Firery Sunset (The view is from Mow Cop Staffordshire)
The Cheshire Plain is a relatively flat expanse of lowland almost entirely within the county of Cheshire in north-
Meteorologists use the term Cheshire Gap when referring to the lowlands of the Cheshire Plain, providing as they do a passage between the Clwydian Hills, in Wales on the one hand and the Peak District and South Pennines on the other. Weather systems are often guided down this "gap", penetrating much further inland than elsewhere along the coast of the Irish Sea. Mow Cop is an isolated village which straddles the Cheshire–Staffordshire border, and is divided between the North West and West Midlands regions of England. It is 24 miles south of Manchester and 6 miles north of Stoke-
At the village's summit, men once quarried stone to make into querns, used since the Iron Age for milling corn; this trade ended during the Victorian period. The village also has a long history of coal mining. A 65ft rock feature called the Old Man O'Mow sits in one of the quarry areas and is believed to be the site of an ancient cairn. The most dominant feature is Mow Cop Castle which is a folly of a ruined castle at the summit of the hill, built in 1754. Both Mow Cop and Old Man O'Mow are under the management of the National Trust and sit on the walking route of the Cheshire Gritstone Trail. The village was served by a railway station which was opened by the North Staffordshire Railway on 9 October 1848. Mow Cop is also noteworthy as the birthplace of the Primitive Methodist movement. Starting in 1800, Hugh Bourne from Stoke-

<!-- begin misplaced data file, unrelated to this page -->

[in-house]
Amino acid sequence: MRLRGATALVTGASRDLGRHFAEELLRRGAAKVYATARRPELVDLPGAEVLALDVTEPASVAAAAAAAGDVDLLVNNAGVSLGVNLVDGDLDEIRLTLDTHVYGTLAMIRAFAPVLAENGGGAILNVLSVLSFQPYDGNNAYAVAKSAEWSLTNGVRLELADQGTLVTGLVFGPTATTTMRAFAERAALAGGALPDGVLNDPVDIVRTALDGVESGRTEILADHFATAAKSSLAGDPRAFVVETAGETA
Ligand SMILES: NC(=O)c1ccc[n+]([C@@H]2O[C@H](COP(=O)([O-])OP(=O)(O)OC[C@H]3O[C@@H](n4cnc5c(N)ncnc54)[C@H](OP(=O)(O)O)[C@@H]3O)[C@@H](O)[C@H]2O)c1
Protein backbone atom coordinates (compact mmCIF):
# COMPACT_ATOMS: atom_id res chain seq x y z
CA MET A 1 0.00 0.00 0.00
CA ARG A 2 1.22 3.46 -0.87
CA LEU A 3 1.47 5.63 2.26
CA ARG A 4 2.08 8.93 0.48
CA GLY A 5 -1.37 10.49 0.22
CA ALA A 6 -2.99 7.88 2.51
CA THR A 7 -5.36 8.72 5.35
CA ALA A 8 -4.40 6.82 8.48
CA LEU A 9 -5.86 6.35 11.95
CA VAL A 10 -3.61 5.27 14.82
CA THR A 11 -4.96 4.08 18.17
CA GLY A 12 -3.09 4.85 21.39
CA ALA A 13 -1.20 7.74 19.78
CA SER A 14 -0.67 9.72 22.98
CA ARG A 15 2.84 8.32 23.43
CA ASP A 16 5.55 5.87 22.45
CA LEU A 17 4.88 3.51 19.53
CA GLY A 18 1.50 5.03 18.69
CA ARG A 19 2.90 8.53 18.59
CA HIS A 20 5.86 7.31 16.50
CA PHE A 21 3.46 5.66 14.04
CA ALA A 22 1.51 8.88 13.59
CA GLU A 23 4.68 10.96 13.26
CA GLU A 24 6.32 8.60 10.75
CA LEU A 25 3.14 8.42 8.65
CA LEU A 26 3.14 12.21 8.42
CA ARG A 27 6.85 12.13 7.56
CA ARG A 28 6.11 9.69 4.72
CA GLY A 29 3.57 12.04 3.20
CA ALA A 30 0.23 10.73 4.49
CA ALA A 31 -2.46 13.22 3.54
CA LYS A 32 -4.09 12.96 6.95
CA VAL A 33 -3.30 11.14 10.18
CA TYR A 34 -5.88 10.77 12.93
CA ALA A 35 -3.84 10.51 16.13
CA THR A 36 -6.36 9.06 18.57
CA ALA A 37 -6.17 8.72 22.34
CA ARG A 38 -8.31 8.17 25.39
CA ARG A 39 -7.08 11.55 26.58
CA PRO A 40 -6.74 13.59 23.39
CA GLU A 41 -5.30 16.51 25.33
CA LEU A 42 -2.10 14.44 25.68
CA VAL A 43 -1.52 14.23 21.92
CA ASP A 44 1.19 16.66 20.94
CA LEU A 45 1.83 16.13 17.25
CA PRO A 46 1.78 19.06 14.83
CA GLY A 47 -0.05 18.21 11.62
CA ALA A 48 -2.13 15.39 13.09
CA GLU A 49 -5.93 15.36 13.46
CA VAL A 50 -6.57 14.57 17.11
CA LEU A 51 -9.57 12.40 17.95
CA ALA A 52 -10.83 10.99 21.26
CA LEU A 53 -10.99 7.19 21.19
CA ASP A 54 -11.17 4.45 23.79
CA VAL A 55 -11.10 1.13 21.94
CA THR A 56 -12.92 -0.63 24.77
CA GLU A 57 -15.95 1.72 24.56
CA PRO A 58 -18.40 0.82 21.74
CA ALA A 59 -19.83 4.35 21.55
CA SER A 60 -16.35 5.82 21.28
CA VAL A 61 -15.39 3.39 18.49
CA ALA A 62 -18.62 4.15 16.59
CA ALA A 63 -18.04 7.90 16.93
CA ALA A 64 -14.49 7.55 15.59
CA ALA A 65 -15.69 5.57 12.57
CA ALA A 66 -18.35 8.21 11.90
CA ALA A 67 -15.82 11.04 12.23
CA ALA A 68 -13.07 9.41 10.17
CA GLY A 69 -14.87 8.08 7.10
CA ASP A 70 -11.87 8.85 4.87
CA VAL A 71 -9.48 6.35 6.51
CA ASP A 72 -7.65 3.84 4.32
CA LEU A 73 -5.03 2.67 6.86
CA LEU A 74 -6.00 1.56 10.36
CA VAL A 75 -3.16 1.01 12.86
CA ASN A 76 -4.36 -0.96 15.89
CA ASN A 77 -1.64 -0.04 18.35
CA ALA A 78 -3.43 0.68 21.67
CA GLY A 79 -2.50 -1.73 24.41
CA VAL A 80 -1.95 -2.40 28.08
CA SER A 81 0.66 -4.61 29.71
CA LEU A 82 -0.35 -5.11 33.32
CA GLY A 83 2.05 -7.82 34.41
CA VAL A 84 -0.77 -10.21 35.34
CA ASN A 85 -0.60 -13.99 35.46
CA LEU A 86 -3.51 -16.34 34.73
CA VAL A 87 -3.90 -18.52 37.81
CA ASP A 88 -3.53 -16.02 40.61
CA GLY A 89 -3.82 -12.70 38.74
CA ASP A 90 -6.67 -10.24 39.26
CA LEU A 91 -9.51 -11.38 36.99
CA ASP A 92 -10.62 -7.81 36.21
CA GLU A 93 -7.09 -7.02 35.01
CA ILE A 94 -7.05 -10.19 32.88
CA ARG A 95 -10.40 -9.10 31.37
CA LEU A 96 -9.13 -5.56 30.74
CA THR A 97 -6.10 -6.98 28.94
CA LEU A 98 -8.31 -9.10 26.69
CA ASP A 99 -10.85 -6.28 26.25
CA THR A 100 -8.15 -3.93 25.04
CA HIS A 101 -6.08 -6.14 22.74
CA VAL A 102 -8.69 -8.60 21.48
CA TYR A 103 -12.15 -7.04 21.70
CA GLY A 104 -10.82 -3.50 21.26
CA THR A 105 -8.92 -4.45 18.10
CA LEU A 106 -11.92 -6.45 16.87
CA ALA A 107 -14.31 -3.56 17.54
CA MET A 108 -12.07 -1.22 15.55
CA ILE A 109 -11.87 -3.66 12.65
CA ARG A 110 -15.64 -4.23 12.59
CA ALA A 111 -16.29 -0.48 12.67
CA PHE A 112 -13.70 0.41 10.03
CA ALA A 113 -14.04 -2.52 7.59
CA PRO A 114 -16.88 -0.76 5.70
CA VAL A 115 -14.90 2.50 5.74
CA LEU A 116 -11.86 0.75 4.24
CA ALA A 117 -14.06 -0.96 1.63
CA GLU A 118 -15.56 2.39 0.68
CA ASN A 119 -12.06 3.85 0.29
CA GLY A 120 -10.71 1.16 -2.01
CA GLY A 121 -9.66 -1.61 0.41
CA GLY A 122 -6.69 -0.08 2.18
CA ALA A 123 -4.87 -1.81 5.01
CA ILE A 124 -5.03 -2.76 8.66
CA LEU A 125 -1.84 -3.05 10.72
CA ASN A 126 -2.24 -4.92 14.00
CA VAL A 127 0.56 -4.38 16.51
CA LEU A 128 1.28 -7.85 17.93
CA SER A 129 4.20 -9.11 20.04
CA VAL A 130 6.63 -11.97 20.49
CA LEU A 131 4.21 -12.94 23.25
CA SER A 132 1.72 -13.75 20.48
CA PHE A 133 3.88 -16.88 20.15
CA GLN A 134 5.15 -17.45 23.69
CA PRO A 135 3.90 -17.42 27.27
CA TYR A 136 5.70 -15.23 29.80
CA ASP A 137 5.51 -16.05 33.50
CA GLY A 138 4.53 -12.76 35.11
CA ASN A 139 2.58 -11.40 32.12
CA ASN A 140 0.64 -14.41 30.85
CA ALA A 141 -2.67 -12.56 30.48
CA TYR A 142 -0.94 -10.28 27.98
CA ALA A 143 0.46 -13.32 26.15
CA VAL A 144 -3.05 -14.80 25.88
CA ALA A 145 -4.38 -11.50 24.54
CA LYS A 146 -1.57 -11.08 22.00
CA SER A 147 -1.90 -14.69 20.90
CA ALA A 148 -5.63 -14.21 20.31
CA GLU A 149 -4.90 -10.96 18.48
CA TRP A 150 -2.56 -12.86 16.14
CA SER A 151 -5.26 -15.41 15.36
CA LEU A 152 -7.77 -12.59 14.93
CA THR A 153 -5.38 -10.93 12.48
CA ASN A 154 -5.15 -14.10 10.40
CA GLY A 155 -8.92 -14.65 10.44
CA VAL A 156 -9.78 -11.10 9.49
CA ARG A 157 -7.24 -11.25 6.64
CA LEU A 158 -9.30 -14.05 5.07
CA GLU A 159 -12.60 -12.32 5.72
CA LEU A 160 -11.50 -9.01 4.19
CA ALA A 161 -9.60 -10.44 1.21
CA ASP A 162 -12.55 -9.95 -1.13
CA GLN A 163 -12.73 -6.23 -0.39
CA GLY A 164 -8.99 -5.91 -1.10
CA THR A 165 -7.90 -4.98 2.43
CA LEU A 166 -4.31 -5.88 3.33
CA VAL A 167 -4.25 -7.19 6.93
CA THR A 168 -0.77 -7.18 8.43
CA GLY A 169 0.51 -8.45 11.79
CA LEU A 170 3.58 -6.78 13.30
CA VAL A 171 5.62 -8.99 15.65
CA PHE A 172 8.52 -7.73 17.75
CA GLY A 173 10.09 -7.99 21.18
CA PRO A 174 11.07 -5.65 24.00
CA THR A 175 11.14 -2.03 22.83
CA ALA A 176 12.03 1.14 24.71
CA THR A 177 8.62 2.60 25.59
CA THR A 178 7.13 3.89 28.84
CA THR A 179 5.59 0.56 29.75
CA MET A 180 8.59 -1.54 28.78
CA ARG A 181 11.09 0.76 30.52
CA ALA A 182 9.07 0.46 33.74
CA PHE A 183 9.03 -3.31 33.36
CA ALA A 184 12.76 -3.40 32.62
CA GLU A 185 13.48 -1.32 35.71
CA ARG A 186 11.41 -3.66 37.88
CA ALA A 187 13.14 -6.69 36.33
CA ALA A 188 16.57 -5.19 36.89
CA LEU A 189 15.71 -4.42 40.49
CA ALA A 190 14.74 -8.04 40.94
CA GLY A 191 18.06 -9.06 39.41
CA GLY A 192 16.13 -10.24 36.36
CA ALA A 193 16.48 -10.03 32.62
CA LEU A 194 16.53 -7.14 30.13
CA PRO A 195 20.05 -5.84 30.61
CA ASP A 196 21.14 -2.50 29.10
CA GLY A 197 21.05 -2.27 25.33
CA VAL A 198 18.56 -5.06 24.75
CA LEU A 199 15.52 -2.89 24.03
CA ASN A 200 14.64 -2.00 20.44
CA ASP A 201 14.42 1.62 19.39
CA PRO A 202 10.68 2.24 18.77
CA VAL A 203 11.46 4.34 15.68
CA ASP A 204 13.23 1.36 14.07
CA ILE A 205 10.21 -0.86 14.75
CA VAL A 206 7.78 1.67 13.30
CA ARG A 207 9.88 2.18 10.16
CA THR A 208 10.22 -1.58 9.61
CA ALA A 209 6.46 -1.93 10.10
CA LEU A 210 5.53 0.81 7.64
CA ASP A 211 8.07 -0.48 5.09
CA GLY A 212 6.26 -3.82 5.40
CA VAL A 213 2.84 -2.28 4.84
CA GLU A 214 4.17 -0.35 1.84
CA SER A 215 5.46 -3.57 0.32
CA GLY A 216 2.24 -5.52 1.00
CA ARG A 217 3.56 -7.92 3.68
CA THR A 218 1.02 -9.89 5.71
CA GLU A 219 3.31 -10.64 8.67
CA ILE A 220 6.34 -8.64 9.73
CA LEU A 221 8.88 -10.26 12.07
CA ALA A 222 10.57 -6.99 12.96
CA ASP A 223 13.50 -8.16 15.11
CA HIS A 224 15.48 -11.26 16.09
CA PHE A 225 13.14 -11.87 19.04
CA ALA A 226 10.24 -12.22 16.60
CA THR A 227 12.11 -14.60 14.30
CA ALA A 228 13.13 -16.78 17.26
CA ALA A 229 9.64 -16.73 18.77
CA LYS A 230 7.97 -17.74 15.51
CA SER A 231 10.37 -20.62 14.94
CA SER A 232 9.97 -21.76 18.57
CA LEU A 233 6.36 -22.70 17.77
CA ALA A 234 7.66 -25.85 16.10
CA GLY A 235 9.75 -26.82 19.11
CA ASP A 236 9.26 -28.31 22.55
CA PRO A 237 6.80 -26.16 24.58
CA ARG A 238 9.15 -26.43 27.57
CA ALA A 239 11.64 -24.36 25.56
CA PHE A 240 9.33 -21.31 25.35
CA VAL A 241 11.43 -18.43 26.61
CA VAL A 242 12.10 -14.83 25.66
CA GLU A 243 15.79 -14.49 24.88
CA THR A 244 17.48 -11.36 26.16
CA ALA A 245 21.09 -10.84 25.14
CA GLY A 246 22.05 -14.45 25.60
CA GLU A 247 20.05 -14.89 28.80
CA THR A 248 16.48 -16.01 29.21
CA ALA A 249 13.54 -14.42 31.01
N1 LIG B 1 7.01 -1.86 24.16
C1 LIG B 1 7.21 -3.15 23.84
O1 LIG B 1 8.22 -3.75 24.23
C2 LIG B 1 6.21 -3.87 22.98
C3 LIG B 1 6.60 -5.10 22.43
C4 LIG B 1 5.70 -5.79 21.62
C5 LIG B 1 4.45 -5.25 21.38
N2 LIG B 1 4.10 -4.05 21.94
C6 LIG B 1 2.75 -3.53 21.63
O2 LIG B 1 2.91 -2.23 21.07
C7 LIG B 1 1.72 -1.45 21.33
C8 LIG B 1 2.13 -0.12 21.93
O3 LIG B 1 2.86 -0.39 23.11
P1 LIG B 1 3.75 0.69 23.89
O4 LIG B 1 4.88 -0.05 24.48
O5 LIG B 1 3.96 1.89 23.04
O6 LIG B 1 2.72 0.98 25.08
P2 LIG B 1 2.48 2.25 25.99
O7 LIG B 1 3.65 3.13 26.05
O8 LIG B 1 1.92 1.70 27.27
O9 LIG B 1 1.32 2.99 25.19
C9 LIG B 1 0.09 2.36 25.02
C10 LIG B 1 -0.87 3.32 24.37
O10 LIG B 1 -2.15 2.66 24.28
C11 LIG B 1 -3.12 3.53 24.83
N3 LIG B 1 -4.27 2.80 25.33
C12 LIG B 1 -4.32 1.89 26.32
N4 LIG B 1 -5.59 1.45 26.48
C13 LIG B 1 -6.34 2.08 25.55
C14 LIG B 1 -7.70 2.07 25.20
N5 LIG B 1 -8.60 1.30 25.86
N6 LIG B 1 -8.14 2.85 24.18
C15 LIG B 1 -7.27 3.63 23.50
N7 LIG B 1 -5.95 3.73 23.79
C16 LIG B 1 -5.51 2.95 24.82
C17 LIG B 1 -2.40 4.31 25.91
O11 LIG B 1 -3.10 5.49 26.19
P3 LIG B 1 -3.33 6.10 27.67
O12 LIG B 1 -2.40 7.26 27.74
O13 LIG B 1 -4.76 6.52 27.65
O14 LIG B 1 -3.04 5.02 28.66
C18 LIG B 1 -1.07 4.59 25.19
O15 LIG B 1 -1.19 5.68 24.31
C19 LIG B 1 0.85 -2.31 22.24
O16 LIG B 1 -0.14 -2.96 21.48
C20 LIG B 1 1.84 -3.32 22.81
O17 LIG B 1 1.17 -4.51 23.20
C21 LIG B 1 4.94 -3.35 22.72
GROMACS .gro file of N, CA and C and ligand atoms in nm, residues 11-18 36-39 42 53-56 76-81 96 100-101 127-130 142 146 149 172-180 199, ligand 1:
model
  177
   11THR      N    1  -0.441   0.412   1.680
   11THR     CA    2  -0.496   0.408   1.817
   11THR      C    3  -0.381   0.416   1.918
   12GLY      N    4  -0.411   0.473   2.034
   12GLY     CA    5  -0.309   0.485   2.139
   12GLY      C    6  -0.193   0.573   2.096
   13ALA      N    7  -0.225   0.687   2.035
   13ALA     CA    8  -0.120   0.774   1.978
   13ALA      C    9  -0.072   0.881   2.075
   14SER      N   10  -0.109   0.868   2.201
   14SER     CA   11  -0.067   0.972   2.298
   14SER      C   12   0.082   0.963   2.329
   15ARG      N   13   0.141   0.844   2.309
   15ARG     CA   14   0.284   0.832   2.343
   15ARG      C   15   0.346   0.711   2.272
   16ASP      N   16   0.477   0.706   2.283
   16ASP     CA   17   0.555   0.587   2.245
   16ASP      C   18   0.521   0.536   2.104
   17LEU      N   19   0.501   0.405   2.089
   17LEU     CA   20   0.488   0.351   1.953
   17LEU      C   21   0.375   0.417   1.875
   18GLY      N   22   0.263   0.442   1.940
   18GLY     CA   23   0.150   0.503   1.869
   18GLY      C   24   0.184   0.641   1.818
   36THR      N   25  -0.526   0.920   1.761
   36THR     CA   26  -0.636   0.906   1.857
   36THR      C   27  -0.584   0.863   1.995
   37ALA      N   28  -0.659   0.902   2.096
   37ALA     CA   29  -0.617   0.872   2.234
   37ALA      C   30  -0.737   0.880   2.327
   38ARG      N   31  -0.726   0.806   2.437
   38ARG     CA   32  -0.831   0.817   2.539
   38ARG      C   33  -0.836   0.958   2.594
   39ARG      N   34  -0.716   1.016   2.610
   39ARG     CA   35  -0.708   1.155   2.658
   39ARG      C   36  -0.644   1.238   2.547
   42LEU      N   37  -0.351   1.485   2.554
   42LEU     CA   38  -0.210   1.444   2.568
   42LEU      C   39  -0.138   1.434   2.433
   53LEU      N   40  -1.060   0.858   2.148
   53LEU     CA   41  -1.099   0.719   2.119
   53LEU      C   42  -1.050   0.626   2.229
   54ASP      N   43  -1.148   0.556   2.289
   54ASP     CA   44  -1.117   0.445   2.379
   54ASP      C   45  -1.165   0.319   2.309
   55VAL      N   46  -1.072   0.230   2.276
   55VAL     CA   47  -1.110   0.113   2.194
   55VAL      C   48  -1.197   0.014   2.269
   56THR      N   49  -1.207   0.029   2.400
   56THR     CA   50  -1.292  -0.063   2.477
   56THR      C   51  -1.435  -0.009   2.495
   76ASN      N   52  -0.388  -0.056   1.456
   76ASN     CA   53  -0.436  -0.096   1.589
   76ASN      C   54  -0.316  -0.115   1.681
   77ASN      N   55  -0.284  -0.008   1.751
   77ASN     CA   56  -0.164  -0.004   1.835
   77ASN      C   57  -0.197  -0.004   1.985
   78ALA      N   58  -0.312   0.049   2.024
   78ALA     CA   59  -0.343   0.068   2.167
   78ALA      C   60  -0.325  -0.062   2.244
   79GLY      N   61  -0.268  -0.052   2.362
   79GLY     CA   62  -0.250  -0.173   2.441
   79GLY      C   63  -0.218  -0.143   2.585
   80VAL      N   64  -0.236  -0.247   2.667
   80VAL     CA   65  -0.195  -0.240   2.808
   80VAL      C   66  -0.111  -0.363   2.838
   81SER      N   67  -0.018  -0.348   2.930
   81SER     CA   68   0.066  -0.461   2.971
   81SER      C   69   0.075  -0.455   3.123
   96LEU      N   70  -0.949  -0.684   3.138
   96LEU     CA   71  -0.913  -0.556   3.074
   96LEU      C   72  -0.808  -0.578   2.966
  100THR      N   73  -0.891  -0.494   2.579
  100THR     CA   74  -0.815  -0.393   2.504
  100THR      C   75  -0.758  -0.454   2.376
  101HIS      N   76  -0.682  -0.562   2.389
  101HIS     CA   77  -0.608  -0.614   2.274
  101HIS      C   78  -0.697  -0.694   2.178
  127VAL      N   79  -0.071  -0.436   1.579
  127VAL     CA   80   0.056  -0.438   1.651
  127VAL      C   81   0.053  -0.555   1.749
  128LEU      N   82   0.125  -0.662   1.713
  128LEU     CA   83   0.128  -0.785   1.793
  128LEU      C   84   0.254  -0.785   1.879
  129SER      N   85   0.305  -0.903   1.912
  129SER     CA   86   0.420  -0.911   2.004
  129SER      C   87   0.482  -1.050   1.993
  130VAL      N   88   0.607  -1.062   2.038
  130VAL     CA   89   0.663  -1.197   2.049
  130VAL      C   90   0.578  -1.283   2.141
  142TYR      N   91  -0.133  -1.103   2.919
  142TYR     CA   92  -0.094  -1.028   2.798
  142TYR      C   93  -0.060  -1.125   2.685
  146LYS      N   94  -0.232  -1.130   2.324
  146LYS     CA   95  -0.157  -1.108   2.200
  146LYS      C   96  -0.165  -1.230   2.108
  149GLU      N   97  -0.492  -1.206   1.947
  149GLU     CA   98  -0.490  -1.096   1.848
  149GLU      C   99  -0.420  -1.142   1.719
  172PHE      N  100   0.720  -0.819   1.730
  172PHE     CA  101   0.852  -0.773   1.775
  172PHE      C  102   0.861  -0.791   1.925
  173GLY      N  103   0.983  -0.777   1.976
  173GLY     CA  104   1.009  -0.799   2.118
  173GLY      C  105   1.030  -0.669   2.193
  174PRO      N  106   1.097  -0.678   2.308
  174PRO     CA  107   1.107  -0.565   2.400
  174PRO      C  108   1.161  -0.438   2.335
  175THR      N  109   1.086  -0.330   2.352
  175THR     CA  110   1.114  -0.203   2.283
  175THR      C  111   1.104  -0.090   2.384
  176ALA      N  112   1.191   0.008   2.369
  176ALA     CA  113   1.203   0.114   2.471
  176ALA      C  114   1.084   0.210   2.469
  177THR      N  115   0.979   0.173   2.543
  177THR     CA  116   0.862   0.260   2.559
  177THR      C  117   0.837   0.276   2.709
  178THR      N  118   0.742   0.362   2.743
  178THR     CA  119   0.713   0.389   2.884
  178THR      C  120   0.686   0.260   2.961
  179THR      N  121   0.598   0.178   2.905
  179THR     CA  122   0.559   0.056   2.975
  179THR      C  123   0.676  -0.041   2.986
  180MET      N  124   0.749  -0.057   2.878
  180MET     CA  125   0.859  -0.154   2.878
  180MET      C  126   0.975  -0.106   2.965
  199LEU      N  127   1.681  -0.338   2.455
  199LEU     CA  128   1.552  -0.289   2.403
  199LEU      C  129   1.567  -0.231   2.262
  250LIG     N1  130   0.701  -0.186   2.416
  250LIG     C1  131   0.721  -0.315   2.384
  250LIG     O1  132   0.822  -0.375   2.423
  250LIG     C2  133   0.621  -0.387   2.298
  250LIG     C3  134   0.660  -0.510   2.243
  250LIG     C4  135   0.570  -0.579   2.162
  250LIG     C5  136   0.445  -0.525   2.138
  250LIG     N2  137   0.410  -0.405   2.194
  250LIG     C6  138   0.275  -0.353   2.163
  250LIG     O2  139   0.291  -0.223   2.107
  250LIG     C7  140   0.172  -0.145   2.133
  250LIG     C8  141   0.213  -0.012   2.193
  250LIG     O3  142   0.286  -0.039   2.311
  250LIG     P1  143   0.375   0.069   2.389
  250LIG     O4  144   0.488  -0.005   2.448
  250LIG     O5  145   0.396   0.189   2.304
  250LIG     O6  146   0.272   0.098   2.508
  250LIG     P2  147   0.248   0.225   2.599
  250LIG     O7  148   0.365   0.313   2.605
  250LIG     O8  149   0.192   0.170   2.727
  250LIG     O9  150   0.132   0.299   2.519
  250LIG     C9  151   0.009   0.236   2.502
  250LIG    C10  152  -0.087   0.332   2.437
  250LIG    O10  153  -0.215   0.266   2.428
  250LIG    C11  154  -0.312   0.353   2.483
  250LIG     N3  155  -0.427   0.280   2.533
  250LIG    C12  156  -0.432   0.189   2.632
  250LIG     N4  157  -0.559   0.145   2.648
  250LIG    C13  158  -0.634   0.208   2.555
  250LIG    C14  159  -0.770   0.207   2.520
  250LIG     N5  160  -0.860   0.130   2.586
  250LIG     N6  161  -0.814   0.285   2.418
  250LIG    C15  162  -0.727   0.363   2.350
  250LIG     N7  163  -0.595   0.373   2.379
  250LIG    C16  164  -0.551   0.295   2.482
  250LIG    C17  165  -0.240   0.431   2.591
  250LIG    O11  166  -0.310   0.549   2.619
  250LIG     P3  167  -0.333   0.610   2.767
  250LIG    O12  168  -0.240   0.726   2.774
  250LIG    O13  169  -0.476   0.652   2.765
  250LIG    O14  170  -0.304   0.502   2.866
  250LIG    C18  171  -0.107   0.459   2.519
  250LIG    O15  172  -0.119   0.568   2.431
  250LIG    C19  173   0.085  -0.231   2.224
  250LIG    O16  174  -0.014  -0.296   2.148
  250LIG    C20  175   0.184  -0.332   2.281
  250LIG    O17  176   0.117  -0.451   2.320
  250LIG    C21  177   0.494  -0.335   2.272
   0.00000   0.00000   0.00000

Since the late 20th century, Mow Cop is known for its Killer Mile, a one-
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Over the Cheshire Plains from Mow Cop